“Ships capture people’s imaginations,” says Andrew Brown, co-founder with Nanna Backhaus-Brown of glass-art company Backhaus-Brown. This is certainly the case with the intricate, decorative handblown model Viking versions the Denmark-based duo has been creating since 2016. One of the very first they produced in 2016 was snapped up as the centrepiece of the Danish Pavilion at Rio’s Olympic Games, and they’ve since been exhibited worldwide at the likes of London’s Saatchi Gallery and Florida’s Art Palm Beach. Most recently, three bespoke ships decorated Fox Sports’ television studio in Moscow for the 2018 World Cup.
Created in collaboration with cabinetmakers Egeværk and inspired by the maritime heritage of Denmark’s Hundested harbour, where the two companies’ workshops sit side by side, each bespoke Glasskibe (from £5,300) is crafted from fine glass and oak – the same wood used in the original Viking ships – and takes around 50 hours to complete. “The glass hull is handblown, diamond-cut and decorated, often using the Italian battuto technique we specialise in to make unique patterns,” explains Brown. “The Egeværk team then creates the woodwork, before the ship passes between our workshops for final finishes and polishing.”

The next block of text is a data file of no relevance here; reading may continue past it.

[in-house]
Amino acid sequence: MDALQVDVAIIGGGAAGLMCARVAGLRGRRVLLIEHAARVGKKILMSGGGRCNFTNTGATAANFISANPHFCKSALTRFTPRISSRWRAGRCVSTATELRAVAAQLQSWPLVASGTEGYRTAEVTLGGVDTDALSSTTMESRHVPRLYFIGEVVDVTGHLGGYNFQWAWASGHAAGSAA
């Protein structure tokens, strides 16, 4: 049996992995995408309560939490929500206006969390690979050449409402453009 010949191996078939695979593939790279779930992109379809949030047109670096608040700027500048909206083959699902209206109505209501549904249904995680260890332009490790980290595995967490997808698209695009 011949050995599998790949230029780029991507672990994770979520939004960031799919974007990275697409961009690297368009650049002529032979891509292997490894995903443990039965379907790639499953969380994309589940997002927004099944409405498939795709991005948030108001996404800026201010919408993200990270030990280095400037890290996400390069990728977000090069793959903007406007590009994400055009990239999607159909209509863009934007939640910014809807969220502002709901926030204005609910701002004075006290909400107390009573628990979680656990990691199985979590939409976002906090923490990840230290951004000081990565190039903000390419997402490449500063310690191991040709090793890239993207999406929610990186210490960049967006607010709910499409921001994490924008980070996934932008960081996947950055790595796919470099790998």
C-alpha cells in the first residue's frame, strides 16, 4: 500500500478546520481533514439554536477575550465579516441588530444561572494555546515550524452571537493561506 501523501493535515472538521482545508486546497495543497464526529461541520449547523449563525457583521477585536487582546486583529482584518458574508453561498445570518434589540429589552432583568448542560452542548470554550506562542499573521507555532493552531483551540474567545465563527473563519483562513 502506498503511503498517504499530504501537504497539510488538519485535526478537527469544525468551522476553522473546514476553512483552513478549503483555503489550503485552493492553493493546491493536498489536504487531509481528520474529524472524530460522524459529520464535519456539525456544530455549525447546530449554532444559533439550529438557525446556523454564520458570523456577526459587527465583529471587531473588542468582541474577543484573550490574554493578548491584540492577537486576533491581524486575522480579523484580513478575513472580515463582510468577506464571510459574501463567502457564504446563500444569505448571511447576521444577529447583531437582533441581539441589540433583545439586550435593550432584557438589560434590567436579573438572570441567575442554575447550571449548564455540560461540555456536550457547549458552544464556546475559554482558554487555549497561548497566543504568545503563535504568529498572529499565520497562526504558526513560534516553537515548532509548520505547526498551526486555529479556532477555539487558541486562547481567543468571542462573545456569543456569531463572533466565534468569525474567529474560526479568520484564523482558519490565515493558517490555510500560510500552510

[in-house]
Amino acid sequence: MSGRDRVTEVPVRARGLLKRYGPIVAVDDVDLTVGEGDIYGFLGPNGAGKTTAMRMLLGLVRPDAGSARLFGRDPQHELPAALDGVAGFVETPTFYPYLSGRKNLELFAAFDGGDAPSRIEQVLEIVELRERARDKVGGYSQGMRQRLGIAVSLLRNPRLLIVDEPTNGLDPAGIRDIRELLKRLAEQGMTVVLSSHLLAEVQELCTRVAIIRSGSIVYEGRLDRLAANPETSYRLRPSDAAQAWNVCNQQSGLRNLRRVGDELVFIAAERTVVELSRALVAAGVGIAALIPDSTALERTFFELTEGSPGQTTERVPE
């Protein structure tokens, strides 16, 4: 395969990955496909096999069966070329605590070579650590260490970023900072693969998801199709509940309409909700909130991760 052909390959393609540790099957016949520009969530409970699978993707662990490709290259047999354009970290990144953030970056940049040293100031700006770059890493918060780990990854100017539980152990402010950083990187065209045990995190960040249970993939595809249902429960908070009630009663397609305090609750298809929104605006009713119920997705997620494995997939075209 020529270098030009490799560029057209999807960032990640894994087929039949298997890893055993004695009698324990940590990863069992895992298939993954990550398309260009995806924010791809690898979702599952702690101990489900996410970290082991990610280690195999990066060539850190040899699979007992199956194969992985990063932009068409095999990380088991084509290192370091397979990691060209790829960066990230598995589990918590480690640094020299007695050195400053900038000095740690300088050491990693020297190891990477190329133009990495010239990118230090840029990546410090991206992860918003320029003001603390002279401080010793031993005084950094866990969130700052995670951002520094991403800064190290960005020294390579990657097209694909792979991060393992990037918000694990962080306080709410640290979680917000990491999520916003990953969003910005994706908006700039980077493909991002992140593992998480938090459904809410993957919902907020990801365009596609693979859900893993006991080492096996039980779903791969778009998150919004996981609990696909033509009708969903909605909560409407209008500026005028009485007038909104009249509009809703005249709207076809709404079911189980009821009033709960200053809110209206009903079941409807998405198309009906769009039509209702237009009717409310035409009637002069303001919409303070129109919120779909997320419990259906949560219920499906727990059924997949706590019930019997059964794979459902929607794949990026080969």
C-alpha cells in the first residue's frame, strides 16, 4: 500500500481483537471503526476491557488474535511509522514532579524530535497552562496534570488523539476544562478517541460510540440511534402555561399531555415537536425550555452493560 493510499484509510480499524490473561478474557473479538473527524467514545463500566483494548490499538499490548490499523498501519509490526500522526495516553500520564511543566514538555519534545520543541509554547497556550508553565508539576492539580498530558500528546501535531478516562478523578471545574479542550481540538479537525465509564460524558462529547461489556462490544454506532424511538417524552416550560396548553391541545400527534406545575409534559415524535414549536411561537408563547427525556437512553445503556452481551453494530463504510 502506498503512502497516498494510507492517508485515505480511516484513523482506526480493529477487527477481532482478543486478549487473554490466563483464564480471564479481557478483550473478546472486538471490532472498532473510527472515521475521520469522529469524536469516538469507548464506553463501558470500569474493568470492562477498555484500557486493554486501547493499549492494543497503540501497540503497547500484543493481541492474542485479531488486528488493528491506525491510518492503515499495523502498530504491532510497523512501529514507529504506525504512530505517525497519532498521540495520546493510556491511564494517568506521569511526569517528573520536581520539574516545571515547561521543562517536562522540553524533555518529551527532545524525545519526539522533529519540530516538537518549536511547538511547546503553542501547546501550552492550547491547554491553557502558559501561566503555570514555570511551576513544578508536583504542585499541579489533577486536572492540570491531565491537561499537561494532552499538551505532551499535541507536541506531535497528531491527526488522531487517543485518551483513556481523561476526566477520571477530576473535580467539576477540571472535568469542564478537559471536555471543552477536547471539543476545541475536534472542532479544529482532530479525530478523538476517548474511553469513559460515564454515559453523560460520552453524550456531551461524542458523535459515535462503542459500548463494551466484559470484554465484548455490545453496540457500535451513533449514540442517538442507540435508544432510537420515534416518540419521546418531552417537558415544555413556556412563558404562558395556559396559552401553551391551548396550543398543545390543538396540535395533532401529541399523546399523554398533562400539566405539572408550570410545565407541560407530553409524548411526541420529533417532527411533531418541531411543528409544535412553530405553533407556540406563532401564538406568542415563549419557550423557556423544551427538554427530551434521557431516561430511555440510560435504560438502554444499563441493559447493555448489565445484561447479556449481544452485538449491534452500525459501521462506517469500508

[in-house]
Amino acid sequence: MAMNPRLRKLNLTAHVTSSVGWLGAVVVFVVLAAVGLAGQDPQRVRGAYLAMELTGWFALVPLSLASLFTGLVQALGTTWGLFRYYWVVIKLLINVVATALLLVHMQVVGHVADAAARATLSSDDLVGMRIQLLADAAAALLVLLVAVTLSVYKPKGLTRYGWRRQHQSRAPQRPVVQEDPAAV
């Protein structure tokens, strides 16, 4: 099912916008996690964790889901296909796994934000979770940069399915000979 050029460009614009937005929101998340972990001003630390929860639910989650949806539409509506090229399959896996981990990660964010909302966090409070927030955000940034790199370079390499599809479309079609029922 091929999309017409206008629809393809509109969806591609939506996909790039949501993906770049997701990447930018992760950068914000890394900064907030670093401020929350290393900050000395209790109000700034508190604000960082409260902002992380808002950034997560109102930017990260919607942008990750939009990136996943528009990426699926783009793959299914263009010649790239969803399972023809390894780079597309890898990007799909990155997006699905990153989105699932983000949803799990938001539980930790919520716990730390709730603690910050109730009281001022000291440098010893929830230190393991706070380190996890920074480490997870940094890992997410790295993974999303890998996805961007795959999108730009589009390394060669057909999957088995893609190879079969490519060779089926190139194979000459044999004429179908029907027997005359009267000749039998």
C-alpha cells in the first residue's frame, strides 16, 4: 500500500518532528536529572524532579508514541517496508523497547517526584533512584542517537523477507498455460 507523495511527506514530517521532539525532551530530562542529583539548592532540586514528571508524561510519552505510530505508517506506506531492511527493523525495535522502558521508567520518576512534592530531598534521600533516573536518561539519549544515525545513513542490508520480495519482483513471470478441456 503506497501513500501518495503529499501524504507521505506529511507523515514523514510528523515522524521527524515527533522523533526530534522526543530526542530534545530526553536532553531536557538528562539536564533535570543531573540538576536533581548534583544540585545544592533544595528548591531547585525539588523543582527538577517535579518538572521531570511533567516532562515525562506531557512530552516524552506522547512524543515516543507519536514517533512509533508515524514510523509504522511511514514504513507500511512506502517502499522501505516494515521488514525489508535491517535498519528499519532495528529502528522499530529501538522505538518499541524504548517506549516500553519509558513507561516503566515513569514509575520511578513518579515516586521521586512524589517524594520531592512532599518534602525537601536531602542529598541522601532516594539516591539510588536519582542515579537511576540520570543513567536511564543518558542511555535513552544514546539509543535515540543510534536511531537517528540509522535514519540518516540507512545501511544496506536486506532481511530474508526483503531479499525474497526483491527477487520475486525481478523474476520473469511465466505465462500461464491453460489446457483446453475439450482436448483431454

While ready-made ships are available, many clients prefer to commission bespoke pieces that incorporate personal emblems, stories and colour choices. Some are designed with clients’ Scandinavian ancestry evoked through patterns and engravings. Others interweave significant motifs, as in the case of Midgårdsormen, the Nordic name given to the boat created for a war veteran, whose dragon tattoo symbolising personal strength was replicated in the shape of his ship’s frame.
It’s painstaking – and extremely delicate – work. “Plenty of pieces get broken in the production process,” says Brown. “We’re pushing the limits of what you can do with wood and glass. But it makes for the best results.” Indeed, given both brands’ reputation for fine craftsmanship – Backhaus-Brown’s glassware has been sought after by gallerists and collectors since it launched in 1993, while Egeværk duo Mette Bentzen and Lasse Kristensen are respectively a medallist woodworker and the Nordic cabinetmaking champion – it’s little wonder the collaboration is courting such a high-profile following. “People are fascinated by the historical aspects, as well as the sculptural side,” says Brown. “Glasskibe has a life of its own.”